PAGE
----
Sunday, September 17, 2017

TIFF: In The Fade


When we first meet Katja (Diane Kruger), the protagonist of “In The Fade” she seems to have it all. Living a comfortable lifestyle in Hamburg with her loving husband and son, she has no worries. In the blink of an eye, all that is taken away in this gut-wrenching revenge thriller from Fatih Akin.

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TIFF: Wajib & Sheikh Jackson


In a pair of TIFF films set in the Arab world, the tensions between Eastern and Western culture take on personal implications. Both are Oscar submissions for their respective countries, with “Wajib” and “Sheikh Jackson” representing Palestine and Egypt respectively. They also share similarities in their focus on father-son relationships, through which they discuss cultural differences surrounding religion, ancient traditions, and individual freedom.

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TIFF: Racer and the Jailbird


Film history has given us such memorable pairings as “Bonnie and Clyde” and “Butch Cassidy and the Sundance Kid”. For his latest film, Michaël Roskam sought to emulate these dynamic duos with his own take on love, crime, and punishment. The result is “Racer and the Jailbird“, a flawed but ambitious film starring Matthias Schoenaerts and Adèle Exarchopoulos.

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TIFF: The Disaster Artist


After receiving his first Oscar nomination for “127 Hours”, James Franco hasn’t exactly lived up to the expectations of that honor. Though he remained incredibly prolific and acted in a few hits, his place on the A-list became precarious. Most noticeably, he made a foray into directing, which resulted in a slew of underwhelming indie experiments that almost became a running joke for their consistent inclusion at major film festivals.

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TIFF: Disobedience


Not content to bring just one award-winning film ("A Fantastic Woman") to TIFF 2017, Sebastián Lelio doubles up this year with another engrossing female-led drama. Starring Rachel Weisz and Rachel McAdams, “Disobedience” marks his English-language debut. And more significantly, it is arguably his most impressive directing achievement to date.

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TIFF: A Fantastic Woman


Movies about “triumphs over adversity” have long been a staple of cinema throughout the history of the artform. Unfortunately, that ubiquity can lead to predictable clichés. But every so often, a film like “A Fantastic Woman” comes along that breaks the mold. Directed by Sebastián Lelio, this aptly titled drama features a uniquely inspiring protagonist, showcased through the perceptive eye of a brilliant filmmaker.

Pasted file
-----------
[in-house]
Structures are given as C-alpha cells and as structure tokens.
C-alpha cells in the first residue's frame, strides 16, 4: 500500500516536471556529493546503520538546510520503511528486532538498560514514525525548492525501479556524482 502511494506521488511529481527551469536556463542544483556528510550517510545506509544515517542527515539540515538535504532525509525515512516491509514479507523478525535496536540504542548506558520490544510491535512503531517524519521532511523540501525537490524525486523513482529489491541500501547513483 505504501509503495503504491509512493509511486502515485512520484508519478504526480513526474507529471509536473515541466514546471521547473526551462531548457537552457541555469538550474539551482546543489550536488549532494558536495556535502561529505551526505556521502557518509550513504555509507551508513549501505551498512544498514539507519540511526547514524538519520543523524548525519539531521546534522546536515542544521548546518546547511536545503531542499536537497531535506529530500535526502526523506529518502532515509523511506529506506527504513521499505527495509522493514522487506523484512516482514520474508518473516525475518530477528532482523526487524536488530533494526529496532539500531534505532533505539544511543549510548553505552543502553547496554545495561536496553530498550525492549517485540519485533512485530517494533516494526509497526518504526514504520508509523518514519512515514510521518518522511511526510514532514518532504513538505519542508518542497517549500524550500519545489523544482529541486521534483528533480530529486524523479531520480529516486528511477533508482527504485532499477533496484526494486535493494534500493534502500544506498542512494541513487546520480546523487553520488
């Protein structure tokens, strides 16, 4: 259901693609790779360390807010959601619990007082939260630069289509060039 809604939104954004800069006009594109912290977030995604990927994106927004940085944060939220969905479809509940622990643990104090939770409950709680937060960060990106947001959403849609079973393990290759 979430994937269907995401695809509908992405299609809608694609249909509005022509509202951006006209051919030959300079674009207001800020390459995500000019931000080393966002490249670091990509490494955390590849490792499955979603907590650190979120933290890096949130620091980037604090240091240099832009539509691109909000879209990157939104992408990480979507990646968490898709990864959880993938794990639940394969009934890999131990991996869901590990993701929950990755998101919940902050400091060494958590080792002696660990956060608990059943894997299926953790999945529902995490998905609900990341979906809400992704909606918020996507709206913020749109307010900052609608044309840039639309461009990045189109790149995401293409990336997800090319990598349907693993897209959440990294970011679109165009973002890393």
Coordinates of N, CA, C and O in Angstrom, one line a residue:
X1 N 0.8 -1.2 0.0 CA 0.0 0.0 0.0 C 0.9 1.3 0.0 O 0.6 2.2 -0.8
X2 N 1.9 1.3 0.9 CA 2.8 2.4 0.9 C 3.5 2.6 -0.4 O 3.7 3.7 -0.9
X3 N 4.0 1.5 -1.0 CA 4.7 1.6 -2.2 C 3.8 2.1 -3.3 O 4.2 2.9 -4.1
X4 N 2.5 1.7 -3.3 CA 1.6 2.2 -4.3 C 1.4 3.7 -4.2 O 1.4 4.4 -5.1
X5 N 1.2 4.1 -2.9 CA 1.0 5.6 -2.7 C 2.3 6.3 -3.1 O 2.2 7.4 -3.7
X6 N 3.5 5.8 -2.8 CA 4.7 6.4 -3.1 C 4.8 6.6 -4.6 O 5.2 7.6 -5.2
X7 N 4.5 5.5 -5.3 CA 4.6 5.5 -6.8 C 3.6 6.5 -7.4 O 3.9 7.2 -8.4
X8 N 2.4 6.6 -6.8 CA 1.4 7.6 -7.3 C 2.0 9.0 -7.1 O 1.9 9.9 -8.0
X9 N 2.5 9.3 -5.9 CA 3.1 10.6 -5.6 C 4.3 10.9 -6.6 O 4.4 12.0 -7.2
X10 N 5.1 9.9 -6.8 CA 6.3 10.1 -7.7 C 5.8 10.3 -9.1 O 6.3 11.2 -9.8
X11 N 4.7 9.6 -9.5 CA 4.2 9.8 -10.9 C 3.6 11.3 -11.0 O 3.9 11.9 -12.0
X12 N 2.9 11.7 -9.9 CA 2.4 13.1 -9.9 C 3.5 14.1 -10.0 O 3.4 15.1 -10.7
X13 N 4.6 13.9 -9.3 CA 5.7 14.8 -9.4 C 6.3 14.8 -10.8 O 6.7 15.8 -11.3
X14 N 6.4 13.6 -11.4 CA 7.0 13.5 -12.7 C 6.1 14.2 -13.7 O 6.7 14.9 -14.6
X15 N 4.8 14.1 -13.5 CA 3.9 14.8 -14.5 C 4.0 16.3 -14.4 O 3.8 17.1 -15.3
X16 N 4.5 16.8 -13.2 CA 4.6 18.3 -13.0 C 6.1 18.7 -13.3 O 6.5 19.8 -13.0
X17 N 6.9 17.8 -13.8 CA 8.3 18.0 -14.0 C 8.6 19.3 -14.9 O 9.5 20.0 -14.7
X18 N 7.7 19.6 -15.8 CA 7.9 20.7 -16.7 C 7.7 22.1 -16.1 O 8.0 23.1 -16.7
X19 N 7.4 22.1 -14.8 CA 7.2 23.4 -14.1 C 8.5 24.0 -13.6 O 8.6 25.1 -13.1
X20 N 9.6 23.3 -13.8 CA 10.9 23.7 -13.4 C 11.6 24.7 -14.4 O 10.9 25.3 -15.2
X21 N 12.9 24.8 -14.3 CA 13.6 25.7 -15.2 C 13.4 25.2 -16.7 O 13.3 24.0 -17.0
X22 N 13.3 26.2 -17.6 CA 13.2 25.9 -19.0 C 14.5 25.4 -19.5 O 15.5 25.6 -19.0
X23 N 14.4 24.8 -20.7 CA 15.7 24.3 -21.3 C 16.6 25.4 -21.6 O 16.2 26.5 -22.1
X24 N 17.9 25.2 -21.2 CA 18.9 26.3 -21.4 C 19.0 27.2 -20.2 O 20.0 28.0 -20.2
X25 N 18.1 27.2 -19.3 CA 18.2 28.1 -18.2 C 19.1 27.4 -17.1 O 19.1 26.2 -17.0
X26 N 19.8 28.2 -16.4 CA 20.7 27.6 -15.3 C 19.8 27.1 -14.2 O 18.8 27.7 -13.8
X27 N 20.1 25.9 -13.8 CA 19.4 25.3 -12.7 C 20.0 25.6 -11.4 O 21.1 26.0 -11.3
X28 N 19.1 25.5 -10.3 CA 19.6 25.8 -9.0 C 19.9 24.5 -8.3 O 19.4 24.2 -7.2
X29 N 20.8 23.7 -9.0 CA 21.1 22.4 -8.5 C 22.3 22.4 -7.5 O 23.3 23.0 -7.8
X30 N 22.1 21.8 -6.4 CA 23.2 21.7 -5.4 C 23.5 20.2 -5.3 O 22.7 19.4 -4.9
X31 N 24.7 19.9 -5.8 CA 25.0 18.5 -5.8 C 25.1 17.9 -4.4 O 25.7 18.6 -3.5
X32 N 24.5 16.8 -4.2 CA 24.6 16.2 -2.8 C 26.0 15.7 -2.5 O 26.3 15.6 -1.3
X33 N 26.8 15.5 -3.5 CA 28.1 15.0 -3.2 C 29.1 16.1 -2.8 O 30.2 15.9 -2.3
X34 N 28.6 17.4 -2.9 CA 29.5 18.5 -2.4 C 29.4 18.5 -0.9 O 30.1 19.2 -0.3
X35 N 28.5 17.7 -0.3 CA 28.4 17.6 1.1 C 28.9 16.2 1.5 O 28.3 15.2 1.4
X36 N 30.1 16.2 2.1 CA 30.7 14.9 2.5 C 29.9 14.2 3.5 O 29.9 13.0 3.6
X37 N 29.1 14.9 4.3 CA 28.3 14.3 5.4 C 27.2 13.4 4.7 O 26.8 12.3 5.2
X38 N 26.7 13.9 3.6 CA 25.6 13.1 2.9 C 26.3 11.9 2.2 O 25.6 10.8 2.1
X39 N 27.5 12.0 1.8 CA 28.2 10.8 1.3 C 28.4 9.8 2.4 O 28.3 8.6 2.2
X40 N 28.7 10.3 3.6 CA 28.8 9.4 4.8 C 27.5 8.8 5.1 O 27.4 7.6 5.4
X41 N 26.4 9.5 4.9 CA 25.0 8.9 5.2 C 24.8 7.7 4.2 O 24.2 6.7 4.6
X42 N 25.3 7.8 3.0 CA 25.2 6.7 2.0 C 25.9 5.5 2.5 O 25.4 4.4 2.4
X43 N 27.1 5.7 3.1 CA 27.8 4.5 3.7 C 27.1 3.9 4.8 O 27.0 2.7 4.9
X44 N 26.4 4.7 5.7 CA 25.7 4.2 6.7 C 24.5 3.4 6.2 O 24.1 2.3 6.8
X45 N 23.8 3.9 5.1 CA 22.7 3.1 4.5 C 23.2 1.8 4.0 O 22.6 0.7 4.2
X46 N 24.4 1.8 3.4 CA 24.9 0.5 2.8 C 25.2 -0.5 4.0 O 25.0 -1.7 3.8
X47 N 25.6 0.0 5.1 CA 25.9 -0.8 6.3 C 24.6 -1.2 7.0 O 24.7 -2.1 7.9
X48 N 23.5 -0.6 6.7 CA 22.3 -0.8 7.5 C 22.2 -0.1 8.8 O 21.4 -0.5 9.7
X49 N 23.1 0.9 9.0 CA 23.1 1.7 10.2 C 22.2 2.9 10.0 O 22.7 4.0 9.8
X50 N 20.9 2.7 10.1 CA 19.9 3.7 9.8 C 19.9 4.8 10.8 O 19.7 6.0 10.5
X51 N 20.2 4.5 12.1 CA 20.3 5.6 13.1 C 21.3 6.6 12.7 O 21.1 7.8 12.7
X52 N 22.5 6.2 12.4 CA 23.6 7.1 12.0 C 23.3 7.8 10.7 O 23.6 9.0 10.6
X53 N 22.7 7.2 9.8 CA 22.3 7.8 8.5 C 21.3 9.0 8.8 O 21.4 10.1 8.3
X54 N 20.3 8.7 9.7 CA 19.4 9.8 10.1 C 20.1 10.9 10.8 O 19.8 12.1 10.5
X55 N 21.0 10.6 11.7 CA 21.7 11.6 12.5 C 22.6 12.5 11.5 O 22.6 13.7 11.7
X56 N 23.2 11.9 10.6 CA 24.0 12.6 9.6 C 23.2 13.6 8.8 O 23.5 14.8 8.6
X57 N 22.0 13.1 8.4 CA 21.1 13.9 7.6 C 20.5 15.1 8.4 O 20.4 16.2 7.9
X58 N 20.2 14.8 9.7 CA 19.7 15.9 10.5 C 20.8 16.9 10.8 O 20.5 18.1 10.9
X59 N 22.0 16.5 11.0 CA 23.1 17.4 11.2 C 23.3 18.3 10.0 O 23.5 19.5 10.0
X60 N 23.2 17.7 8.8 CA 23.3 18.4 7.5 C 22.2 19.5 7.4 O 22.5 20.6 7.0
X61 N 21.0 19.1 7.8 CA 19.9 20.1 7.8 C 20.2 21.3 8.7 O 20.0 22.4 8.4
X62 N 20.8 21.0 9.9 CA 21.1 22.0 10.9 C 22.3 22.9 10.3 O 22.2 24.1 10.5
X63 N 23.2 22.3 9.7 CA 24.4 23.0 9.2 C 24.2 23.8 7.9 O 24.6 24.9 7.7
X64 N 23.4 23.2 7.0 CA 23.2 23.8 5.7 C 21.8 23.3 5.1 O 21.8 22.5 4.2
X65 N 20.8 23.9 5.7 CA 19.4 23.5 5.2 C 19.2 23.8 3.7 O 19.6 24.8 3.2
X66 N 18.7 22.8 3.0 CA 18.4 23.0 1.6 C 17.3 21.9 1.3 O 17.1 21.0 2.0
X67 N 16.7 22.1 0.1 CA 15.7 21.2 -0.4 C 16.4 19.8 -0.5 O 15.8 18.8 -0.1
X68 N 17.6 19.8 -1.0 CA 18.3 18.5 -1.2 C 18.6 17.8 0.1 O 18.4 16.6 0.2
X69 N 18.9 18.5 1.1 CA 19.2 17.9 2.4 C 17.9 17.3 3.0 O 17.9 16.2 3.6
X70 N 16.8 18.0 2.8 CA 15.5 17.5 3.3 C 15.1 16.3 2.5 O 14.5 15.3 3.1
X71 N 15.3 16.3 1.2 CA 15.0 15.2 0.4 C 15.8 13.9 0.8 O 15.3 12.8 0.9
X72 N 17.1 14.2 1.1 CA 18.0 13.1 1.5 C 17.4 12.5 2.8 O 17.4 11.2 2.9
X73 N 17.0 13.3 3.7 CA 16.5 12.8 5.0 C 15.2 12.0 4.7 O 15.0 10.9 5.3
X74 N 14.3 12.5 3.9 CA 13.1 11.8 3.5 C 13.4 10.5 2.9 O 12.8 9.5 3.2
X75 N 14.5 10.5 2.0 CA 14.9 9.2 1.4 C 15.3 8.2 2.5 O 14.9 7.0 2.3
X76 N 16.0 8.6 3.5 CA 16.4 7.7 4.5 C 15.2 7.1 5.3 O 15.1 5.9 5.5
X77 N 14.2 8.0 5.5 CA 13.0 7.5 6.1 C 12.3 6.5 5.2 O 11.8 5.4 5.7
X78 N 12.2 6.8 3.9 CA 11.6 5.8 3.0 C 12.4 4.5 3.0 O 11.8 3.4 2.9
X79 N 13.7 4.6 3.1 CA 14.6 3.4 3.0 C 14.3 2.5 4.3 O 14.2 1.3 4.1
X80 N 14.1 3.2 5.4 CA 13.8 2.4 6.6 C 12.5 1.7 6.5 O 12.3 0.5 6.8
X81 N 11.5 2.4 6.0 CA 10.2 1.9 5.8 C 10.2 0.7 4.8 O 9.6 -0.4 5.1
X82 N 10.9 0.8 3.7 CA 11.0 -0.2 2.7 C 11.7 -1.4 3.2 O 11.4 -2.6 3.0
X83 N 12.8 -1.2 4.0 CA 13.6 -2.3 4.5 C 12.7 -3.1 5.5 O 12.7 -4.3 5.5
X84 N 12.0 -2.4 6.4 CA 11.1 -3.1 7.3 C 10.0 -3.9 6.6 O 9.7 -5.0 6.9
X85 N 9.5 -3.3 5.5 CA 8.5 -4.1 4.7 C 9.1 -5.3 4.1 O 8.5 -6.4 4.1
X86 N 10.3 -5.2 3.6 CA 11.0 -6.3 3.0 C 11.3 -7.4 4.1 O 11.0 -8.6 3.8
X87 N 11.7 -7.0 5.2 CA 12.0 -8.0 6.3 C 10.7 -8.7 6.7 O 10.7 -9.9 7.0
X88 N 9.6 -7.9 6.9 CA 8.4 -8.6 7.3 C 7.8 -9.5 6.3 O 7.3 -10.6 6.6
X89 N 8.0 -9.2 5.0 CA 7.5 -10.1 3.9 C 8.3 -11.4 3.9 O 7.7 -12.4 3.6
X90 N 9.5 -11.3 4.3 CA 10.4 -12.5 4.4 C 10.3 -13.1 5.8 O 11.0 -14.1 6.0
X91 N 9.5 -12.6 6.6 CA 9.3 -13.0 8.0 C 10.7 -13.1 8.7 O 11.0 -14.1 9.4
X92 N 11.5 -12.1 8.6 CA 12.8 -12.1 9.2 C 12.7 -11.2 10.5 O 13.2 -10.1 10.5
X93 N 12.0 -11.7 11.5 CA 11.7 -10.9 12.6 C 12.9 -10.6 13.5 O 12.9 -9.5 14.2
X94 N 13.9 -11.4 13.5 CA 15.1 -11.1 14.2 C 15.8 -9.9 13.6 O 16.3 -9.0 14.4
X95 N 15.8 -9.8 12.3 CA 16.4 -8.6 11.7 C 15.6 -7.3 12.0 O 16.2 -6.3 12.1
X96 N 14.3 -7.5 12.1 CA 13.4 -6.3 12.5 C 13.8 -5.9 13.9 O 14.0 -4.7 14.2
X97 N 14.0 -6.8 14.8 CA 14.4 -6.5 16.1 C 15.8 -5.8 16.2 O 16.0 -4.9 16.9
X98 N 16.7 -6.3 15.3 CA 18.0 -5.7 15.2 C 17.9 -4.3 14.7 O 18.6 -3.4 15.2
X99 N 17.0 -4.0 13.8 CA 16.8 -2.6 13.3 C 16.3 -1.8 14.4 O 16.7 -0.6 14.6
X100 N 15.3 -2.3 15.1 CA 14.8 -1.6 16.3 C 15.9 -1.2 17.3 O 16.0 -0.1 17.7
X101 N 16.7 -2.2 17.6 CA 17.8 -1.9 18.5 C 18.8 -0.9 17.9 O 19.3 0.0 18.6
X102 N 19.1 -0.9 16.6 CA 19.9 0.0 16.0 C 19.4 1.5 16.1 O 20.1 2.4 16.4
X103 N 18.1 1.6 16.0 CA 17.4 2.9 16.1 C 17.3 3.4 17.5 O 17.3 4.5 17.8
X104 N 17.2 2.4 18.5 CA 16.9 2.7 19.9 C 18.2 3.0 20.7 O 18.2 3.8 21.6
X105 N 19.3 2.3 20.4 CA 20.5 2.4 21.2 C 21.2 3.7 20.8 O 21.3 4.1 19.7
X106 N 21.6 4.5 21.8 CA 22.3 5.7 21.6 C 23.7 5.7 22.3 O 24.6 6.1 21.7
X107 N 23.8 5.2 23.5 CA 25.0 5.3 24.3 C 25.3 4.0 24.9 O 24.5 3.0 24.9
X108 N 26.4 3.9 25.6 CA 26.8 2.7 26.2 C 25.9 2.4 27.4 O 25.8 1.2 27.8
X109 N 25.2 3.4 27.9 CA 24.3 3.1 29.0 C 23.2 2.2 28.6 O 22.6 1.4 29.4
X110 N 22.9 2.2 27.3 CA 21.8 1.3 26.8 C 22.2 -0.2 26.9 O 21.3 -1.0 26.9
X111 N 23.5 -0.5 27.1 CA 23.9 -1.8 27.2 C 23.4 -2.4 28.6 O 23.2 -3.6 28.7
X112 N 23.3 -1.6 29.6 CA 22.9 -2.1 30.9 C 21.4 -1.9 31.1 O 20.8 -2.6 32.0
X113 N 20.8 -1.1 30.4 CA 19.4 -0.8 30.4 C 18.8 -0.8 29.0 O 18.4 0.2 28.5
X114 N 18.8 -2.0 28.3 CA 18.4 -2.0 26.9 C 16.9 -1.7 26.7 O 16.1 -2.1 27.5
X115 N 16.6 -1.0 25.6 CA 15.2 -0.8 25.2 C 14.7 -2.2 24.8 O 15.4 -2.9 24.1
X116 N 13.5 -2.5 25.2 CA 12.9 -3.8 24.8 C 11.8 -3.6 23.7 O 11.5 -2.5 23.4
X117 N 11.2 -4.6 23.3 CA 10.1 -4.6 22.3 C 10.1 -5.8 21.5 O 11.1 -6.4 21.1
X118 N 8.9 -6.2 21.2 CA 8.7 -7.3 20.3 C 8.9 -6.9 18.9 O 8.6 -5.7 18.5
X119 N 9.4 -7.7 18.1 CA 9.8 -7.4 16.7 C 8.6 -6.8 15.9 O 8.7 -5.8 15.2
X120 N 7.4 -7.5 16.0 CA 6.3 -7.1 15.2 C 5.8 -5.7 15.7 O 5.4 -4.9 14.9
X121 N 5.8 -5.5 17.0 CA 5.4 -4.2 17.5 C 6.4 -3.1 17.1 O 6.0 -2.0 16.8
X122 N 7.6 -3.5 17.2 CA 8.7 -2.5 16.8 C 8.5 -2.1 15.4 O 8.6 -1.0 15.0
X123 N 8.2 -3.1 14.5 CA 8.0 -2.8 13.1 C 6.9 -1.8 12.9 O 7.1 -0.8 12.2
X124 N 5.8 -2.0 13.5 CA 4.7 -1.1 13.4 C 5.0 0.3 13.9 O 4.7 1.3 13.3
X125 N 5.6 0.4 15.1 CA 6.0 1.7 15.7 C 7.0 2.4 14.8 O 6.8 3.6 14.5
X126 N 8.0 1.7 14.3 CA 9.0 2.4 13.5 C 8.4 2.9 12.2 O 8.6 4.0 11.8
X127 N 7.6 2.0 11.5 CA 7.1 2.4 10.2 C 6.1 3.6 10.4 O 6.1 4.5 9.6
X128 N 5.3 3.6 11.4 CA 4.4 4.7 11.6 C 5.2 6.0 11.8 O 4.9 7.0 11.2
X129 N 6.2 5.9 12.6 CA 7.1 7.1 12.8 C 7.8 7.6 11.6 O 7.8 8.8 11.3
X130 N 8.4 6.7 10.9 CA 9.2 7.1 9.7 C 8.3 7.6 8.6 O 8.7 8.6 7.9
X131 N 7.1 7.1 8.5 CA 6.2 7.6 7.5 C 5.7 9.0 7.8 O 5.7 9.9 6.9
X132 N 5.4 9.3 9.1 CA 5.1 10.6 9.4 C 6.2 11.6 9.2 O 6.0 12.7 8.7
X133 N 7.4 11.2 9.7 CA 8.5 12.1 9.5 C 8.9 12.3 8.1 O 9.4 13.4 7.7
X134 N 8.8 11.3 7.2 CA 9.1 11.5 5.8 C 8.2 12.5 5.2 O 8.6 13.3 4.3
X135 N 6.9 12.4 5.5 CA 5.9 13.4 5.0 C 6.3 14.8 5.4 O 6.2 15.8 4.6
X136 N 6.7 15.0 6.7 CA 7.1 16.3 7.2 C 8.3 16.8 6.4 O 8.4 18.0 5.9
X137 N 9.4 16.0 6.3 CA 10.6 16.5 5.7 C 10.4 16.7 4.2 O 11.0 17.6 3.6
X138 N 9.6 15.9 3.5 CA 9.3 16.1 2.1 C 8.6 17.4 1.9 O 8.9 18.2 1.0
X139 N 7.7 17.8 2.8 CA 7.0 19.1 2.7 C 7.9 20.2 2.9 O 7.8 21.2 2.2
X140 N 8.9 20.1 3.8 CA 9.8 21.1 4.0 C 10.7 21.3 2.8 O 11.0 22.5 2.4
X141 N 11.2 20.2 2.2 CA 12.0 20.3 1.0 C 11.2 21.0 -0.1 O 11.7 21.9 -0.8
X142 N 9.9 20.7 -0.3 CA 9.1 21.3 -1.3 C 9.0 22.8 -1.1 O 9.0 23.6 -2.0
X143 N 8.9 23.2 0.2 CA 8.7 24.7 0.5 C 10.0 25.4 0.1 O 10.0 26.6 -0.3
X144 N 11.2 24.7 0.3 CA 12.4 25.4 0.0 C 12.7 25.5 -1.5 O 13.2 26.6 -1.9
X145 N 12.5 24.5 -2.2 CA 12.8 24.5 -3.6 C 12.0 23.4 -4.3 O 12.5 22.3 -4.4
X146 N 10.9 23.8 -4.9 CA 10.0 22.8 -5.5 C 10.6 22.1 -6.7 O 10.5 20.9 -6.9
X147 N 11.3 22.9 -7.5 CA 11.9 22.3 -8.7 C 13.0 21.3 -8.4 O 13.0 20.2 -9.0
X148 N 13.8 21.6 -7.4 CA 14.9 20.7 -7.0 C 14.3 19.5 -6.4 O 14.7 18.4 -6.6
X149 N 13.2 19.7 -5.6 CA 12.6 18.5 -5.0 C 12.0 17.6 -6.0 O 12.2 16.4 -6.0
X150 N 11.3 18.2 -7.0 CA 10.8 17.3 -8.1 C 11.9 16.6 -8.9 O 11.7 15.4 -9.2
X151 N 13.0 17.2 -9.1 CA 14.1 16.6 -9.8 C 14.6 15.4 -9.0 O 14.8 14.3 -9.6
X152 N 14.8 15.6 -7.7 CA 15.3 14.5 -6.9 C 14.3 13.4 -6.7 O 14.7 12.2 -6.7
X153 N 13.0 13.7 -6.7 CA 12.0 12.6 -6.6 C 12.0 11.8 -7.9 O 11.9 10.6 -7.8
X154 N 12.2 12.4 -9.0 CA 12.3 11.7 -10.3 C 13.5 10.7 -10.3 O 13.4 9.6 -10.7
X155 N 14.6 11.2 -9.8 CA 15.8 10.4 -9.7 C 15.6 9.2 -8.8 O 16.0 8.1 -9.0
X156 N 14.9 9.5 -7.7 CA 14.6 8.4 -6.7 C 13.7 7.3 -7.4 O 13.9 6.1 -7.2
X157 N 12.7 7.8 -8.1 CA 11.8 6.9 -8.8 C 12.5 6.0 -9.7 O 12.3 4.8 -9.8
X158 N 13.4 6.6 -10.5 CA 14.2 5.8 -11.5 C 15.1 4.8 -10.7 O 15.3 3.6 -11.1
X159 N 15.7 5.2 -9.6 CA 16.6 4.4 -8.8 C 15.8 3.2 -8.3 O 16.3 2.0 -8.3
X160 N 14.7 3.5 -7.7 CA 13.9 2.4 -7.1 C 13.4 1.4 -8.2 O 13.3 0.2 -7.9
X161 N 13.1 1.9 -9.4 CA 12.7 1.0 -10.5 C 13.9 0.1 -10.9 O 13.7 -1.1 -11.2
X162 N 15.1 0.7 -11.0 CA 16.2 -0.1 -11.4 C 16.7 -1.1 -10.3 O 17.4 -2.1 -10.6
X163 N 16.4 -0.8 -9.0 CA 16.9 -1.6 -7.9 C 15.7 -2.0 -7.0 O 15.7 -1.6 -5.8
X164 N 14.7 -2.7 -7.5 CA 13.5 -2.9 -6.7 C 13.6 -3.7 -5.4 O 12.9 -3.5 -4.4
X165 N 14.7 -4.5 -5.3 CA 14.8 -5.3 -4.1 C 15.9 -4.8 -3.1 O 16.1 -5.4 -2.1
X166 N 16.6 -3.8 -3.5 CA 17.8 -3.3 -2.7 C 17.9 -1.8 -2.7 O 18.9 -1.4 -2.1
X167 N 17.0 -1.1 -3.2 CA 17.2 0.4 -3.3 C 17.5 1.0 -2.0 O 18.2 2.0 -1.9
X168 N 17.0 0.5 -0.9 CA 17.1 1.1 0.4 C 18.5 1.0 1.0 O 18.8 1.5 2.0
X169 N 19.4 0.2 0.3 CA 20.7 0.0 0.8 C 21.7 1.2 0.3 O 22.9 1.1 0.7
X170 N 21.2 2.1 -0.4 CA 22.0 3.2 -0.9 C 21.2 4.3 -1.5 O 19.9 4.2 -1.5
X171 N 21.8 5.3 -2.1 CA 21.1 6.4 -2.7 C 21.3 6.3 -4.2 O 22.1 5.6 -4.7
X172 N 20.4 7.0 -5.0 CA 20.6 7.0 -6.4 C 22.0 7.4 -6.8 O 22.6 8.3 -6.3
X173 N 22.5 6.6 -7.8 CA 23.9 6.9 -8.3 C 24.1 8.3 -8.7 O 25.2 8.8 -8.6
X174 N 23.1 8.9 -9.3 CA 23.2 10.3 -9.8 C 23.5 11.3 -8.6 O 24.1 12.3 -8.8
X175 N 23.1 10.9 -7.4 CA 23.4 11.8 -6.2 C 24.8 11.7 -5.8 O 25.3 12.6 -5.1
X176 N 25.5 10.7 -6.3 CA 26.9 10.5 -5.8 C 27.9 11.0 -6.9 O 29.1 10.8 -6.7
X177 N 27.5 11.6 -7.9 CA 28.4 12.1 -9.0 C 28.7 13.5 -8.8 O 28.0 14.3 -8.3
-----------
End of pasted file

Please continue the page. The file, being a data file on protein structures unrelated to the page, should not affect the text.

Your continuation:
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TIFF: You Disappear


In the opening scene of Peter Schønau Fog’s “You Disappear“, a man (Frederik, played by Nikolaj Lie Kaas) recklessly joy rides his family car – with terrified wife and son inside – to a potentially deadly crash. Moments later, as the family exits the car to catch their breath, he falls off a ledge at the side of the road. When he’s taken to the hospital, the family gets unexpected news. A tumor has been found in his brain, explaining his erratic behavior. But there’s an even more troubling revelation to come in this challenging Danish drama.

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TIFF: Tulipani: Love, Honour and a Bicycle


With a title like “Tulipani: Love, Honour and a Bicycle“, you’d be correct in assuming this comedy-drama from Mike van Diem is not a simple story. Indeed, this cross-cultural, decades-spanning yarn is at its heart, a showcase for the art of storytelling. Whether you are narrating or being told a story, it can be a joyous experience, as shown with this highly entertaining film.

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TIFF: The Florida Project


In his latest indie gem “The Florida Project,” Sean Baker puts the spotlight on everyday heroes hidden in plain sight. Much like his Hollywood-set “Tangerine,” he looks at the “shady” side of another one of America’s famous dreamlands. This time around the setting is a cluster of cheap motels located just a stone’s throw from Disney World. And in the same empathetic way that made “Tangerine” a highlight of 2015, “The Florida Project” is one of this year’s most warm, vibrant films.

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TIFF: I, Tonya


In one the best surprises of TIFF so far, Margot Robbie stars in “I, Tonya” as Tonya Harding, the disgraced American figure skater who came to prominence in the early 1990s. Her story begins in Portland, where from a very young age, she longed to become a professional figure skater. With prodigious talent to go along with her desire, her mother LaVona (Allison Janney) encouraged her to aggressively pursue her dream. As a struggling waitress with a failing marriage, however, LaVona quickly realized that Margot’s humble background did not fit the elegant image expected of the sport. Through ruthless determination and undeniable skill, however, the combative (towards naysayers and each other) mother-daughter duo fought for Tonya’s place at the top of the figure skating world. But it all came crashing down in one of the biggest sports scandals in history.

Read more at The Awards Circuit